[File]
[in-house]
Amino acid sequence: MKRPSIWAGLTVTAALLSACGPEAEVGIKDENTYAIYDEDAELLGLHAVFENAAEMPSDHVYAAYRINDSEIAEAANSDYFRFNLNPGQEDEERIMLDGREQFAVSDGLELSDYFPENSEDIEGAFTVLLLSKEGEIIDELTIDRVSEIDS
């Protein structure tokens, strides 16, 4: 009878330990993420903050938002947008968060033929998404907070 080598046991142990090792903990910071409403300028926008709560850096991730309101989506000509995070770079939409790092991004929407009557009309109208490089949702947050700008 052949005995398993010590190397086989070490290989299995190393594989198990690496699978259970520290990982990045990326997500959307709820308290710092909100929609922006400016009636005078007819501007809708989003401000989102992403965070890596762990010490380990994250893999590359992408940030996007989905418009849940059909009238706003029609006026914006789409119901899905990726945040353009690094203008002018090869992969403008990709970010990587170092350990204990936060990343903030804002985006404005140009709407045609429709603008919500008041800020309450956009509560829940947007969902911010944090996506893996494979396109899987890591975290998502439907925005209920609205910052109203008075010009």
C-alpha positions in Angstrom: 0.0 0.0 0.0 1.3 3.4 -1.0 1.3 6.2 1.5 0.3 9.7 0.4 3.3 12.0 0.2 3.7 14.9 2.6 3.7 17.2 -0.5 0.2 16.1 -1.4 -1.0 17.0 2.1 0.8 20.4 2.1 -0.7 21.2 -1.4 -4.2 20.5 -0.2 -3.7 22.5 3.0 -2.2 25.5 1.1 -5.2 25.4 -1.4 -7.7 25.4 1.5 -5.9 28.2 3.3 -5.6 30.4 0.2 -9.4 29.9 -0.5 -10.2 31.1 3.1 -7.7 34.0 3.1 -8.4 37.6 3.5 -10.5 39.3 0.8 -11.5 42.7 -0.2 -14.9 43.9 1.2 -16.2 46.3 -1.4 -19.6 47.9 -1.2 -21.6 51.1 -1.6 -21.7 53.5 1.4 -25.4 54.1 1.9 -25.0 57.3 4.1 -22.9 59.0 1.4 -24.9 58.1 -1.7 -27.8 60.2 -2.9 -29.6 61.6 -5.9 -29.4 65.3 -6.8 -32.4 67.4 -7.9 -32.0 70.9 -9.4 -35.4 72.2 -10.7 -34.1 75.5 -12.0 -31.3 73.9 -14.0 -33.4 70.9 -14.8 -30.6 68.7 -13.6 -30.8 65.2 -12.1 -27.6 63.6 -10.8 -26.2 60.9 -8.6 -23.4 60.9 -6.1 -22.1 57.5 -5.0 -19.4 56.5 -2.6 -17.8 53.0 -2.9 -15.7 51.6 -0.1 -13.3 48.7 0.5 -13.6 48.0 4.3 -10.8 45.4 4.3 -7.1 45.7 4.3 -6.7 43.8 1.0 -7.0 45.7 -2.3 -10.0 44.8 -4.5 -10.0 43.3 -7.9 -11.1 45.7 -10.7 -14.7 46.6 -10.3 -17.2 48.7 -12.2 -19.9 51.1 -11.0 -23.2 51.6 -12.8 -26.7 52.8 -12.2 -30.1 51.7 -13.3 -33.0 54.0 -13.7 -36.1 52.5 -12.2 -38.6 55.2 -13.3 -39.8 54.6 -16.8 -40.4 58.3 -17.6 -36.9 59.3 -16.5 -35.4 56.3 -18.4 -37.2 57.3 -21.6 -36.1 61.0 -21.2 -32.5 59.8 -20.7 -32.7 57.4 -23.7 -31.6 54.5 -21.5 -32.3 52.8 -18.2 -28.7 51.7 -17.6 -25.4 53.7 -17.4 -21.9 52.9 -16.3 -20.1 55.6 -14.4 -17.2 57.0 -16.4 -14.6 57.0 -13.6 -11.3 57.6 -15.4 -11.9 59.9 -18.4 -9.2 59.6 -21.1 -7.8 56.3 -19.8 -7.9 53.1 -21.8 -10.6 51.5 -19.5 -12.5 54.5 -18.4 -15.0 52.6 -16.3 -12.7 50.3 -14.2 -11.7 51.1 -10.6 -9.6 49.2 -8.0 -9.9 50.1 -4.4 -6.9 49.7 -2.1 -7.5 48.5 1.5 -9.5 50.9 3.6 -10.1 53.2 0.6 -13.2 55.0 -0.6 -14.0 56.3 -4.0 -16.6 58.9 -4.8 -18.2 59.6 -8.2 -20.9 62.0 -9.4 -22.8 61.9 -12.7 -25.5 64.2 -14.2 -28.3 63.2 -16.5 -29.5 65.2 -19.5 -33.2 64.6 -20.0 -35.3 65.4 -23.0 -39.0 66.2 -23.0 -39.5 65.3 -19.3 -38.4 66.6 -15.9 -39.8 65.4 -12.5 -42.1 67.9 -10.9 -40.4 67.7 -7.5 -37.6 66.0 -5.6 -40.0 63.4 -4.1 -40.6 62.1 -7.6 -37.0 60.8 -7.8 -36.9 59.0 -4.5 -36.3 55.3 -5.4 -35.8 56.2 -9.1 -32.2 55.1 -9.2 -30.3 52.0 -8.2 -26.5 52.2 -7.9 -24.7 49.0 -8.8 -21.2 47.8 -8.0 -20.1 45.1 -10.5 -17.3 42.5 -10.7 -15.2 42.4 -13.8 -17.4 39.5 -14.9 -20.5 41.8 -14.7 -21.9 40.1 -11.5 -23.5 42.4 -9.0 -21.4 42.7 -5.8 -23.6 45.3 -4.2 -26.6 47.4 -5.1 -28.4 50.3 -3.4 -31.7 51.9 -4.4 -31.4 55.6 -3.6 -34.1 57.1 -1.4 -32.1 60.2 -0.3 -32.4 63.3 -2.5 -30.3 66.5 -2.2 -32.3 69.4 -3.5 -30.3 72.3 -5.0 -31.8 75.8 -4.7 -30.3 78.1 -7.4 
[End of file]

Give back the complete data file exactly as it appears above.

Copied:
[in-house]
Amino acid sequence: MKRPSIWAGLTVTAALLSACGPEAEVGIKDENTYAIYDEDAELLGLHAVFENAAEMPSDHVYAAYRINDSEIAEAANSDYFRFNLNPGQEDEERIMLDGREQFAVSDGLELSDYFPENSEDIEGAFTVLLLSKEGEIIDELTIDRVSEIDS
């Protein structure tokens, strides 16, 4: 009878330990993420903050938002947008968060033929998404907070 080598046991142990090792903990910071409403300028926008709560850096991730309101989506000509995070770079939409790092991004929407009557009309109208490089949702947050700008 052949005995398993010590190397086989070490290989299995190393594989198990690496699978259970520290990982990045990326997500959307709820308290710092909100929609922006400016009636005078007819501007809708989003401000989102992403965070890596762990010490380990994250893999590359992408940030996007989905418009849940059909009238706003029609006026914006789409119901899905990726945040353009690094203008002018090869992969403008990709970010990587170092350990204990936060990343903030804002985006404005140009709407045609429709603008919500008041800020309450956009509560829940947007969902911010944090996506893996494979396109899987890591975290998502439907925005209920609205910052109203008075010009």
C-alpha positions in Angstrom: 0.0 0.0 0.0 1.3 3.4 -1.0 1.3 6.2 1.5 0.3 9.7 0.4 3.3 12.0 0.2 3.7 14.9 2.6 3.7 17.2 -0.5 0.2 16.1 -1.4 -1.0 17.0 2.1 0.8 20.4 2.1 -0.7 21.2 -1.4 -4.2 20.5 -0.2 -3.7 22.5 3.0 -2.2 25.5 1.1 -5.2 25.4 -1.4 -7.7 25.4 1.5 -5.9 28.2 3.3 -5.6 30.4 0.2 -9.4 29.9 -0.5 -10.2 31.1 3.1 -7.7 34.0 3.1 -8.4 37.6 3.5 -10.5 39.3 0.8 -11.5 42.7 -0.2 -14.9 43.9 1.2 -16.2 46.3 -1.4 -19.6 47.9 -1.2 -21.6 51.1 -1.6 -21.7 53.5 1.4 -25.4 54.1 1.9 -25.0 57.3 4.1 -22.9 59.0 1.4 -24.9 58.1 -1.7 -27.8 60.2 -2.9 -29.6 61.6 -5.9 -29.4 65.3 -6.8 -32.4 67.4 -7.9 -32.0 70.9 -9.4 -35.4 72.2 -10.7 -34.1 75.5 -12.0 -31.3 73.9 -14.0 -33.4 70.9 -14.8 -30.6 68.7 -13.6 -30.8 65.2 -12.1 -27.6 63.6 -10.8 -26.2 60.9 -8.6 -23.4 60.9 -6.1 -22.1 57.5 -5.0 -19.4 56.5 -2.6 -17.8 53.0 -2.9 -15.7 51.6 -0.1 -13.3 48.7 0.5 -13.6 48.0 4.3 -10.8 45.4 4.3 -7.1 45.7 4.3 -6.7 43.8 1.0 -7.0 45.7 -2.3 -10.0 44.8 -4.5 -10.0 43.3 -7.9 -11.1 45.7 -10.7 -14.7 46.6 -10.3 -17.2 48.7 -12.2 -19.9 51.1 -11.0 -23.2 51.6 -12.8 -26.7 52.8 -12.2 -30.1 51.7 -13.3 -33.0 54.0 -13.7 -36.1 52.5 -12.2 -38.6 55.2 -13.3 -39.8 54.6 -16.8 -40.4 58.3 -17.6 -36.9 59.3 -16.5 -35.4 56.3 -18.4 -37.2 57.3 -21.6 -36.1 61.0 -21.2 -32.5 59.8 -20.7 -32.7 57.4 -23.7 -31.6 54.5 -21.5 -32.3 52.8 -18.2 -28.7 51.7 -17.6 -25.4 53.7 -17.4 -21.9 52.9 -16.3 -20.1 55.6 -14.4 -17.2 57.0 -16.4 -14.6 57.0 -13.6 -11.3 57.6 -15.4 -11.9 59.9 -18.4 -9.2 59.6 -21.1 -7.8 56.3 -19.8 -7.9 53.1 -21.8 -10.6 51.5 -19.5 -12.5 54.5 -18.4 -15.0 52.6 -16.3 -12.7 50.3 -14.2 -11.7 51.1 -10.6 -9.6 49.2 -8.0 -9.9 50.1 -4.4 -6.9 49.7 -2.1 -7.5 48.5 1.5 -9.5 50.9 3.6 -10.1 53.2 0.6 -13.2 55.0 -0.6 -14.0 56.3 -4.0 -16.6 58.9 -4.8 -18.2 59.6 -8.2 -20.9 62.0 -9.4 -22.8 61.9 -12.7 -25.5 64.2 -14.2 -28.3 63.2 -16.5 -29.5 65.2 -19.5 -33.2 64.6 -20.0 -35.3 65.4 -23.0 -39.0 66.2 -23.0 -39.5 65.3 -19.3 -38.4 66.6 -15.9 -39.8 65.4 -12.5 -42.1 67.9 -10.9 -40.4 67.7 -7.5 -37.6 66.0 -5.6 -40.0 63.4 -4.1 -40.6 62.1 -7.6 -37.0 60.8 -7.8 -36.9 59.0 -4.5 -36.3 55.3 -5.4 -35.8 56.2 -9.1 -32.2 55.1 -9.2 -30.3 52.0 -8.2 -26.5 52.2 -7.9 -24.7 49.0 -8.8 -21.2 47.8 -8.0 -20.1 45.1 -10.5 -17.3 42.5 -10.7 -15.2 42.4 -13.8 -17.4 39.5 -14.9 -20.5 41.8 -14.7 -21.9 40.1 -11.5 -23.5 42.4 -9.0 -21.4 42.7 -5.8 -23.6 45.3 -4.2 -26.6 47.4 -5.1 -28.4 50.3 -3.4 -31.7 51.9 -4.4 -31.4 55.6 -3.6 -34.1 57.1 -1.4 -32.1 60.2 -0.3 -32.4 63.3 -2.5 -30.3 66.5 -2.2 -32.3 69.4 -3.5 -30.3 72.3 -5.0 -31.8 75.8 -4.7 -30.3 78.1 -7.4 